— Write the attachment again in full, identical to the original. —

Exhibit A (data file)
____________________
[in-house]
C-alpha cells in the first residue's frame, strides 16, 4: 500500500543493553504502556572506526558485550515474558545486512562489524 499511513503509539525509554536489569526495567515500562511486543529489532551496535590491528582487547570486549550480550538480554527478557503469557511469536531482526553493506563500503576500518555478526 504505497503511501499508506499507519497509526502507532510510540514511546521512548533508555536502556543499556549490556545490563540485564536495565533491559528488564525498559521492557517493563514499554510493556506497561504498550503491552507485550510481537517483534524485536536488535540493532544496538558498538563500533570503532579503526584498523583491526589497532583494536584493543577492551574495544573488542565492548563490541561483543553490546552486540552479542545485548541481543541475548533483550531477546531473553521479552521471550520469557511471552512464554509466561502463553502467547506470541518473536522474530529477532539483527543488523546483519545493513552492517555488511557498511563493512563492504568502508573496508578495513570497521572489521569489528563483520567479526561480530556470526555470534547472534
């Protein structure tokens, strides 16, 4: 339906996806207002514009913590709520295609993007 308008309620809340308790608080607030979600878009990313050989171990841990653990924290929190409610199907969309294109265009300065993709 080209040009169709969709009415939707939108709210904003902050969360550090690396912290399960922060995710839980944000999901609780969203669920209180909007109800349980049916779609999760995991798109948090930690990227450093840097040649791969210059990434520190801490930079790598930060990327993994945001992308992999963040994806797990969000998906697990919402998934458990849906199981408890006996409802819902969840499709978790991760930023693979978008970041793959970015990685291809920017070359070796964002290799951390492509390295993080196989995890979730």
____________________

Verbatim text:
[in-house]
C-alpha cells in the first residue's frame, strides 16, 4: 500500500543493553504502556572506526558485550515474558545486512562489524 499511513503509539525509554536489569526495567515500562511486543529489532551496535590491528582487547570486549550480550538480554527478557503469557511469536531482526553493506563500503576500518555478526 504505497503511501499508506499507519497509526502507532510510540514511546521512548533508555536502556543499556549490556545490563540485564536495565533491559528488564525498559521492557517493563514499554510493556506497561504498550503491552507485550510481537517483534524485536536488535540493532544496538558498538563500533570503532579503526584498523583491526589497532583494536584493543577492551574495544573488542565492548563490541561483543553490546552486540552479542545485548541481543541475548533483550531477546531473553521479552521471550520469557511471552512464554509466561502463553502467547506470541518473536522474530529477532539483527543488523546483519545493513552492517555488511557498511563493512563492504568502508573496508578495513570497521572489521569489528563483520567479526561480530556470526555470534547472534
């Protein structure tokens, strides 16, 4: 339906996806207002514009913590709520295609993007 308008309620809340308790608080607030979600878009990313050989171990841990653990924290929190409610199907969309294109265009300065993709 080209040009169709969709009415939707939108709210904003902050969360550090690396912290399960922060995710839980944000999901609780969203669920209180909007109800349980049916779609999760995991798109948090930690990227450093840097040649791969210059990434520190801490930079790598930060990327993994945001992308992999963040994806797990969000998906697990919402998934458990849906199981408890006996409802819902969840499709978790991760930023693979978008970041793959970015990685291809920017070359070796964002290799951390492509390295993080196989995890979730």